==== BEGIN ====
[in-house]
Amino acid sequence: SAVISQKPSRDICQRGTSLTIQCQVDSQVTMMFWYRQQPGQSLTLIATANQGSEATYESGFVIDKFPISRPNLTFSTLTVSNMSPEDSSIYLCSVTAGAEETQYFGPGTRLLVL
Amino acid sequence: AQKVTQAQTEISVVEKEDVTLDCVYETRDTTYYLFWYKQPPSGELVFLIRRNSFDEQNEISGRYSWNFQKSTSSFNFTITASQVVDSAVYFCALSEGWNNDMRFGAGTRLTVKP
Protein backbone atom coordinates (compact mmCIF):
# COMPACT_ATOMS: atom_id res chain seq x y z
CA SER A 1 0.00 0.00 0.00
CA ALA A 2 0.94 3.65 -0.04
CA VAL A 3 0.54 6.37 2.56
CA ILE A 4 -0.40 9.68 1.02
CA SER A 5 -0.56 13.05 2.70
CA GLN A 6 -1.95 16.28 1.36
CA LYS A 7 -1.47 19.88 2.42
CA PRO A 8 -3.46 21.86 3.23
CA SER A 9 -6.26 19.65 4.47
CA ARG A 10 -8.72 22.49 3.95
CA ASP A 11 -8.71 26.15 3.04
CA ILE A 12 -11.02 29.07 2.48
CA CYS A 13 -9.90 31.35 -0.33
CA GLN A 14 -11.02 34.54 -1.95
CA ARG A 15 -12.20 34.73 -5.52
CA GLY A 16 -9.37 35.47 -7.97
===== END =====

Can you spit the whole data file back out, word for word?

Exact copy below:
[in-house]
Amino acid sequence: SAVISQKPSRDICQRGTSLTIQCQVDSQVTMMFWYRQQPGQSLTLIATANQGSEATYESGFVIDKFPISRPNLTFSTLTVSNMSPEDSSIYLCSVTAGAEETQYFGPGTRLLVL
Amino acid sequence: AQKVTQAQTEISVVEKEDVTLDCVYETRDTTYYLFWYKQPPSGELVFLIRRNSFDEQNEISGRYSWNFQKSTSSFNFTITASQVVDSAVYFCALSEGWNNDMRFGAGTRLTVKP
Protein backbone atom coordinates (compact mmCIF):
# COMPACT_ATOMS: atom_id res chain seq x y z
CA SER A 1 0.00 0.00 0.00
CA ALA A 2 0.94 3.65 -0.04
CA VAL A 3 0.54 6.37 2.56
CA ILE A 4 -0.40 9.68 1.02
CA SER A 5 -0.56 13.05 2.70
CA GLN A 6 -1.95 16.28 1.36
CA LYS A 7 -1.47 19.88 2.42
CA PRO A 8 -3.46 21.86 3.23
CA SER A 9 -6.26 19.65 4.47
CA ARG A 10 -8.72 22.49 3.95
CA ASP A 11 -8.71 26.15 3.04
CA ILE A 12 -11.02 29.07 2.48
CA CYS A 13 -9.90 31.35 -0.33
CA GLN A 14 -11.02 34.54 -1.95
CA ARG A 15 -12.20 34.73 -5.52
CA GLY A 16 -9.37 35.47 -7.97